And so it goes, round and round. (Ratt; not Bill Murray.) Stop the ride, I want to get off. Some day this war’s going to end (Duvall; neither Ratt nor Murray) but until then, the choices are our own. I wanted a BB gun when I was twelve and my old man objected, but eventually consented after a litany of rules were laid down. It was to remain in a locked room, if I ever pointed it at anyone I was done, etc etc. Things loosened up after I demonstrated responsibility. I never pointed it at anyone and I became a better shot. Interestingly, some years later, my dad obtained a gun himself for shooting rattlesnakes at his country home. He used it once for this purpose, filling the snake and a Weber bar b cue full of .38 holes. (Ronnie Van Zant; not Duvall, Ratt or Murray.) The country home sold and the gun remained in a locked safe. Dad, the Weber and the snake are all gone now. The gun may or may not still be around. Fuck around and find out. (Online meme; not Ratt, Murray, Van Zant or Duvall.) It’s a big, bad world out there with nary an honest voice left. Sometimes the outline of a large object in one’s pocket is enough, sometimes it’s better to be packing.

Some say the Chinese invented alcohol. They definitely invented gunpowder. Some inventions are like viruses; there’s no putting the genie back in the bottle. No putting the vaccine back in the syringe. John Lennon said “I hope some day you will join us and the world will live as one.” Salinger wrote “If you had a million years to do it in, you couldn’t rub out even half the ‘fuck you’ signs in the world.” And Chapman was carrying Salinger’s book when he gunned down Lennon. “You’re all over the place — I don’t know what you’re trying to say.” (Meadow Soprano to brother A.J.)


Never Fazed

Some people don’t like baseball. I get that. It’s fine. The game can move slowly; the season can drag on forever. There’s a certain pretense, at times anyway, to those who describe its nuances, its “pastoral nature,” its status as the thinking man’s/woman’s game. It’s our game, as Americans, and that alone can cast it in disfavor.

For the rest of you, Buster Posey retires today. Posey is a catcher .. the anchoring position on a baseball diamond. If every baseball play begins with the pitcher, it’s the catcher who surveys the field, designs the play, and makes real-time decisions. The catcher tells the pitcher what to do before it all begins. He calls the game. Yes, there are times when a pitcher will reject what the catcher calls, but rejecting a pitch Buster Posey called for was akin to not passing the basketball to Michael Jordan for a final shot or taking the brush out of Picasso’s hand to make a few improvements. Posey called every pitch of Matt Cain’s perfect game in 2012. It was only the 22nd perfect game in major league history. Cain remarked that there were pitches Posey called in particular situations that might have raised an eyebrow or two, and yet .. a perfect game. “That’s what made him special,” Cain concluded, “he never got fazed.” Imperfect English, yes, but it cuts right to the heart of the matter. (And yes, it’s “fazed” and not “phased” .. I looked it up.)

Of all sports, baseball is most like life. Not for the literary, romantic reasons so many give. Yes, it “begins with the eternal, emerging promise of spring, and concludes in the fall when everything begins to die.” And yeah, it’s the one game where succeeding three out of ten attempts is considered ‘exceptional.’ (Buster Posey: lifetime .302 batting average.) But mostly, like life, it just drags on forever. It persists season after season, most of them unremarkable in any earth-shattering sense, while the largely imperceptible ravages of time accumulate and stack upon themselves. Buster Posey showed up in 2010, the first of the Giants’ three modern-day championship seasons. He was the common link for those three World Series titles, the singularly indispensable component. Names like “Bumgarner” and “Lincecum” will forever be tied to the current organization, but ultimately, even they came and went. Buster Posey was a San Francisco Giant for his entire career. He was the rock, the constant, the beating heart.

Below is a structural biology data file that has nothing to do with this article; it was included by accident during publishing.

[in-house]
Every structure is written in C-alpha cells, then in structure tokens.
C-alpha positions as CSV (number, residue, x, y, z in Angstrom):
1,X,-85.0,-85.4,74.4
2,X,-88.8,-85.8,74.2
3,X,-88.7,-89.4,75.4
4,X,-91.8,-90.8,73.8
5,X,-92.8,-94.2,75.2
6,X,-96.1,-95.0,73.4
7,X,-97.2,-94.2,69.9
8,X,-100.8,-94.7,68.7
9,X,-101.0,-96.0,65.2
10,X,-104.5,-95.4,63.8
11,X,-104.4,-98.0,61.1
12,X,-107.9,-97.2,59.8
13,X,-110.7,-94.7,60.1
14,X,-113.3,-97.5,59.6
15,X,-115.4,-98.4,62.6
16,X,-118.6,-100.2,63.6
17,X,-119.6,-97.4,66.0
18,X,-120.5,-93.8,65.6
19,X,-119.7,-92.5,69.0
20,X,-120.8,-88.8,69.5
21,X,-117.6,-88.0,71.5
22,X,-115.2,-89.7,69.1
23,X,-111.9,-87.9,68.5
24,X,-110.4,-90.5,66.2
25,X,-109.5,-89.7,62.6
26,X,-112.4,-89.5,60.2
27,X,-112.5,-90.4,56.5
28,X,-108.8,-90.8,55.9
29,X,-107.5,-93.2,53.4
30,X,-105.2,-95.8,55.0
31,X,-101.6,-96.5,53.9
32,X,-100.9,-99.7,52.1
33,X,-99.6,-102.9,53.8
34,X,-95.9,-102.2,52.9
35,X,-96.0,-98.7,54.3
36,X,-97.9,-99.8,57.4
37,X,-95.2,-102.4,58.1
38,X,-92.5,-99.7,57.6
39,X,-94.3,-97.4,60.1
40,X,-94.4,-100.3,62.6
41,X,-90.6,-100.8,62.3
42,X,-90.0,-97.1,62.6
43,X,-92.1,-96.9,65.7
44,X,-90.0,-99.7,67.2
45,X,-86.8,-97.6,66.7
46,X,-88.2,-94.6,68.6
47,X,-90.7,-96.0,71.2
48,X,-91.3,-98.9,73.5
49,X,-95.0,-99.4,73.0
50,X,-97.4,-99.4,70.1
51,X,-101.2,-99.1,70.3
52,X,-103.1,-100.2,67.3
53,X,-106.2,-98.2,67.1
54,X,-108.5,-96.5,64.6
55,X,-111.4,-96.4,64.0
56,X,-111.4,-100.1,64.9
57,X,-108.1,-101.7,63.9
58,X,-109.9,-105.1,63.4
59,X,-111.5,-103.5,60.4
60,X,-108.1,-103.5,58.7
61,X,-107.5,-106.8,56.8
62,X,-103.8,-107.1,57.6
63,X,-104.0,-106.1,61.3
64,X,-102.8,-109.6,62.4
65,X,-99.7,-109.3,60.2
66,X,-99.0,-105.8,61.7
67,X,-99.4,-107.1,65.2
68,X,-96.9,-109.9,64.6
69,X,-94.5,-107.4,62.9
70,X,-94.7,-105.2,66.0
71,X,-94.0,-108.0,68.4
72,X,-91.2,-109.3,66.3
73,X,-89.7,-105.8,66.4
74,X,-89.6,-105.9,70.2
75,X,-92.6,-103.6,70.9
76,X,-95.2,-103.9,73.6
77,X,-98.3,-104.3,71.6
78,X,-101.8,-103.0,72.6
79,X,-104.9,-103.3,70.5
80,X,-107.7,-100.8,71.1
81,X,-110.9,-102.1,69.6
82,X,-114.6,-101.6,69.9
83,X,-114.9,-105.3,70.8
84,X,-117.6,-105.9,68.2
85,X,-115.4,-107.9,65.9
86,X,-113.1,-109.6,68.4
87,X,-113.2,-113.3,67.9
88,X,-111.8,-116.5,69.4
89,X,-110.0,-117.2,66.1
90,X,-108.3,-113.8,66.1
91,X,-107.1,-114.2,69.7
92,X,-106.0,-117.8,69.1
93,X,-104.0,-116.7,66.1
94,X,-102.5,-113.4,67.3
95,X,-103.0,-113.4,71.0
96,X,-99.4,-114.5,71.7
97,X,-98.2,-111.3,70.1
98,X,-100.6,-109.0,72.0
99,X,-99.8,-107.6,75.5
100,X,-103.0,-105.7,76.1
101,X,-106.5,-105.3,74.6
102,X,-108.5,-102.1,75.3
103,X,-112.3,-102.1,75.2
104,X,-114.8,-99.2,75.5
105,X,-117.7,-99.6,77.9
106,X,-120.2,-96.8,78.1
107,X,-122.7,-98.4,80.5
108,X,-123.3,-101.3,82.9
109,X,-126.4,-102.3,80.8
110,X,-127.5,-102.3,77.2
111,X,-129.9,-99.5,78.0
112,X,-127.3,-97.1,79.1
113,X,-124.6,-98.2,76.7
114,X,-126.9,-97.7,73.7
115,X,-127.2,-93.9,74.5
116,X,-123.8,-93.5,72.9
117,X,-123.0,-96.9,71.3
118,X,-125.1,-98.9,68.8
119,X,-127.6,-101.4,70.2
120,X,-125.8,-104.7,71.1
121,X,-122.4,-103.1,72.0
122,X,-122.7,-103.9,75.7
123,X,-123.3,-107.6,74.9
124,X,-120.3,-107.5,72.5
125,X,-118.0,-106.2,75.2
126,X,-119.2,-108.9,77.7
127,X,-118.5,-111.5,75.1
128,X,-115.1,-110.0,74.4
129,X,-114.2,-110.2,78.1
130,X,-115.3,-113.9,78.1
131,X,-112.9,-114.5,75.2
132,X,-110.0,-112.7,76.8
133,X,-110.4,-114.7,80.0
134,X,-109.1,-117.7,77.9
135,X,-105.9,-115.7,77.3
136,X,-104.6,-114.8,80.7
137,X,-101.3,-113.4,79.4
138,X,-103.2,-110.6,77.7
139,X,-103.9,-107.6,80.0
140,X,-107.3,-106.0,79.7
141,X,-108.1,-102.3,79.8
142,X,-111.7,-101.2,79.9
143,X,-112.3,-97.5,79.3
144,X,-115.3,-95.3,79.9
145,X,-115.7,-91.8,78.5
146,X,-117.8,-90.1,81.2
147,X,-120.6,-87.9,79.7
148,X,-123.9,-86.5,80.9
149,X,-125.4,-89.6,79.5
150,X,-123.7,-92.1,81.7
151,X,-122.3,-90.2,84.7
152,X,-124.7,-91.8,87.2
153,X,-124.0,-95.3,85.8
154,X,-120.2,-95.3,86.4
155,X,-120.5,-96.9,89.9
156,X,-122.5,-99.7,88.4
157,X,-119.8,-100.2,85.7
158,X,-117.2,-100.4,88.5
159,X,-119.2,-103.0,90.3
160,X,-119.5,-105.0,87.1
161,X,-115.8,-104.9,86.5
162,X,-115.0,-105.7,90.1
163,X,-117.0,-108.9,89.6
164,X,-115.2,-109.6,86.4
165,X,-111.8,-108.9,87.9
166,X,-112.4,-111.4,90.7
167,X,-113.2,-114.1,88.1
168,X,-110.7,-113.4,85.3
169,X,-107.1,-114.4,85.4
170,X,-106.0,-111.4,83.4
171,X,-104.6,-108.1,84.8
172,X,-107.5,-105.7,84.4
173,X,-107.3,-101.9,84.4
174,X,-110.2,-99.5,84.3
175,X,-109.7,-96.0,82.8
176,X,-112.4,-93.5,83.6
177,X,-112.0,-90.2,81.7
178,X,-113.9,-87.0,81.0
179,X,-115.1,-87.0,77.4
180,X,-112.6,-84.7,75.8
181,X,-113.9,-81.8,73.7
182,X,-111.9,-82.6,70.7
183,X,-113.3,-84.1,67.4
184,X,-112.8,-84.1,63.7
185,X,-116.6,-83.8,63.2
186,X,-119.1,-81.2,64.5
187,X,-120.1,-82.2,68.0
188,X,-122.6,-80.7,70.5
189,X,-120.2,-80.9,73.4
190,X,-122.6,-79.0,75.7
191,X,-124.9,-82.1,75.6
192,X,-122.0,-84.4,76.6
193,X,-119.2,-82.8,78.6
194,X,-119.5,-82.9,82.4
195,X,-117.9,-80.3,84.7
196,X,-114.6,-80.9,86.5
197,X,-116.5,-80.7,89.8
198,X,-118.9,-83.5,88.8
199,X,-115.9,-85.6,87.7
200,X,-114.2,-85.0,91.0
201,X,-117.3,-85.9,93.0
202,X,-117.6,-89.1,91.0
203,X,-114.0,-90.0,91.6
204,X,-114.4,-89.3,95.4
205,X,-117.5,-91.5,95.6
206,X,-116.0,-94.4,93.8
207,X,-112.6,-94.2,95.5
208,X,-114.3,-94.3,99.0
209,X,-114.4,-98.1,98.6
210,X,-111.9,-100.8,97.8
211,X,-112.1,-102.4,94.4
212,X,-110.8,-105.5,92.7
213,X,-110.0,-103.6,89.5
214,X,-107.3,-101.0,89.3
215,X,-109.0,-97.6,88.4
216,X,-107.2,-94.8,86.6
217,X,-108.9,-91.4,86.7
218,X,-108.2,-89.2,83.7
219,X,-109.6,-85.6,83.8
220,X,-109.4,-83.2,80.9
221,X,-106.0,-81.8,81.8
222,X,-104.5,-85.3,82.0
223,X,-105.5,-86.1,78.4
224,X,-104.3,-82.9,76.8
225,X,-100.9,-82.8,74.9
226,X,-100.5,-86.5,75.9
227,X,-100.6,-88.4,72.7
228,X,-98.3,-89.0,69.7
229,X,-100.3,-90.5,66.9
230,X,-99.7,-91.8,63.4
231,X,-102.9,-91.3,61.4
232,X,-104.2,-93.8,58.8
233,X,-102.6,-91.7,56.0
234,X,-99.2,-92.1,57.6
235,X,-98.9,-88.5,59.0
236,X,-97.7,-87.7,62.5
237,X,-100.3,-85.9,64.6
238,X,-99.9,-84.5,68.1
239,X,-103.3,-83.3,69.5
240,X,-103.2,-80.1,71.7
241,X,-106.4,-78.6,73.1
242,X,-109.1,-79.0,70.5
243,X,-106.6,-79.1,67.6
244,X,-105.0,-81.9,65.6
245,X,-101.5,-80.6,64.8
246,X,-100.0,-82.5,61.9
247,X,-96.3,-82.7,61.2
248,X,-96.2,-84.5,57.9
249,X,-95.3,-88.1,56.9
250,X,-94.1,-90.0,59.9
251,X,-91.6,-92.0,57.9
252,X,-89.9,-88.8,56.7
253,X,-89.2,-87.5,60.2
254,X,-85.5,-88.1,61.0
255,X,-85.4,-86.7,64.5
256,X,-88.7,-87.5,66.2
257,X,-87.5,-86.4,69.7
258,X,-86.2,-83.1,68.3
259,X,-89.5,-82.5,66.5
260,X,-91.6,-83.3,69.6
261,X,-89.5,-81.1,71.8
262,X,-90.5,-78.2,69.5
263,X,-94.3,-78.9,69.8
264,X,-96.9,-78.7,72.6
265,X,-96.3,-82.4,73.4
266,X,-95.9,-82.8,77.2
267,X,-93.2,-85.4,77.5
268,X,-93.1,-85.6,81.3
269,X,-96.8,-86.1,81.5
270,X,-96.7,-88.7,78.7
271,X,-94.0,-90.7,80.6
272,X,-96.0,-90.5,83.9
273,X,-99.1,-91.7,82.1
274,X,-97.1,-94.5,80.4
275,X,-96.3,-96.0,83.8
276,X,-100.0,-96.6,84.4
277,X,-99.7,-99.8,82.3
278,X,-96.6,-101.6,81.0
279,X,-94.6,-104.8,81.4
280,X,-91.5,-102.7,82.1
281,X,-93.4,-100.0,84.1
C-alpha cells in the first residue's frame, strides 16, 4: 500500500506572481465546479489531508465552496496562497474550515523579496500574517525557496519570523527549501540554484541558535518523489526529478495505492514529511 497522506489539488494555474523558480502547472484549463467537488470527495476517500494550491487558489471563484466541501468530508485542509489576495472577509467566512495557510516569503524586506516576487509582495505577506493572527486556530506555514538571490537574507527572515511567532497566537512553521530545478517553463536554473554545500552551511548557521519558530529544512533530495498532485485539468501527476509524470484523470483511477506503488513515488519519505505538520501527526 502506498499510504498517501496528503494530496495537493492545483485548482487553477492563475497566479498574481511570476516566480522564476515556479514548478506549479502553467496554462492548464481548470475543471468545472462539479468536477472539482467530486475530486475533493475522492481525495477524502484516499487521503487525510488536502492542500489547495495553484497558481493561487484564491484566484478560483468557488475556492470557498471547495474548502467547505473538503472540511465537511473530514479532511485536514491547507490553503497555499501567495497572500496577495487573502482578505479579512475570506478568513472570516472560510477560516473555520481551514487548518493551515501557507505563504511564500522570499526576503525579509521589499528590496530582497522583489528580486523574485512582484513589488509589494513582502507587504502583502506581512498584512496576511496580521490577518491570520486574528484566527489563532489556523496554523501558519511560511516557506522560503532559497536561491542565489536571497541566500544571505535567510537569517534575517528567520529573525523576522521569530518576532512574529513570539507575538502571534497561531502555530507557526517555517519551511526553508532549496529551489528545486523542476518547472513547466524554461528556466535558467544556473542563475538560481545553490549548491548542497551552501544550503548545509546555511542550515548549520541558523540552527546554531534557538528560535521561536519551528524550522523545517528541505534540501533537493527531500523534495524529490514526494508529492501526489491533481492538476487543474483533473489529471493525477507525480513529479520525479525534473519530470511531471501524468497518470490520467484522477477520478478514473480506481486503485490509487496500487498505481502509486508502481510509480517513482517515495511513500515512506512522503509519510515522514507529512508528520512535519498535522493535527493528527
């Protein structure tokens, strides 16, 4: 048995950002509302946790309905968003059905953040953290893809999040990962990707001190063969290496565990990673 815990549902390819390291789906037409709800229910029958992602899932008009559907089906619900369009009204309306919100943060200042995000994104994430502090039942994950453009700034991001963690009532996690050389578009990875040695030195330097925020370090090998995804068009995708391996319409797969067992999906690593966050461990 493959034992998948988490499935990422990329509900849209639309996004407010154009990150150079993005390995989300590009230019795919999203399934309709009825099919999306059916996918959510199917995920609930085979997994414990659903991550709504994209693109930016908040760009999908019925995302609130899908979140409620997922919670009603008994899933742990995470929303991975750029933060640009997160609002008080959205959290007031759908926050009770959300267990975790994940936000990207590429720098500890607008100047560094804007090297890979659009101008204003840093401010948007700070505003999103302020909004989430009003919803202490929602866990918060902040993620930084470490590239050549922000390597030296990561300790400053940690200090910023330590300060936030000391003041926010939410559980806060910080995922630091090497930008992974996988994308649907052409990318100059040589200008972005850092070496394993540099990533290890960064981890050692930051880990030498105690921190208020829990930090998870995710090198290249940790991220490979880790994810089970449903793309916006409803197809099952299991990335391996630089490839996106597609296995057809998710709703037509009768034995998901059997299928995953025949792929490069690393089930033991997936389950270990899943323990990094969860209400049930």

But let’s get back to this “never fazed” thing. Those with fewer words at their command often say the most. (See “Berra, Yogi.”) Matt Cain hit the proverbial ball out of the park here. Yeah, you’ll take a catcher with a .302 lifetime batting average, seven-time all-star, National League MVP, three World Series titles, etc etc etc. But the “unfazed” thing is what it’s about. Baseball, as we all know, is about coming home. And since 2010, the San Francisco Giant who stood closest to home was Buster Posey. This is quite the exalted position. If you doubt it, consider the irate response from typically unflappable manager Bruch Bochy when journeyman Florida Marlin Scott Cousins ended Posey’s 2011 sophomore season with a bone-shattering home plate collision. Bochy, a former catcher, saw what was to come in Posey, and the idea that some wheel-cog in a Marlins uniform might alter this was unacceptable. It was as though somebody had showed up at Bochy’s front door with a gun while his wife and kids were inside. Like someone had threatened his home. Great as he was, you don’t want Barry Bonds standing guard at your front door .. you don’t want Gaylord Perry. You want the unfazed guy. You want Buster Posey.

I could go on quite a while describing how solid Buster Posey was. How “central” he was. But I’ll conclude with two somewhat obscure facts that do it for me. The first is that he walked away from a $22 million option for next season to retire on his own terms .. to do it the right way. Retired at the end of the year to avoid the fanfare and gift-giving ceremonies at other ballparks. Chew on that one for a moment. The second, and perhaps most important: he was my mother’s favorite Giant. My parents were the last of the hardcopy newspaper generation and the San Francisco Chronicle graced the driveway almost every morning of their lives. My mom was no die-hard sports fan, but having three men in her house meant she checked the section daily. Whenever a photo of Buster would appear she’d say “I like that boy .. such a lovely face.” Good enough for me. Best catcher and biggest franchise-player I ever saw. In the discussion with Bench, Piazza, et al, for greatest to ever play the position. The biggest and (along with Brandon Crawford) last remaining puzzle piece of the greatest Giants era ever. Hell of a ride.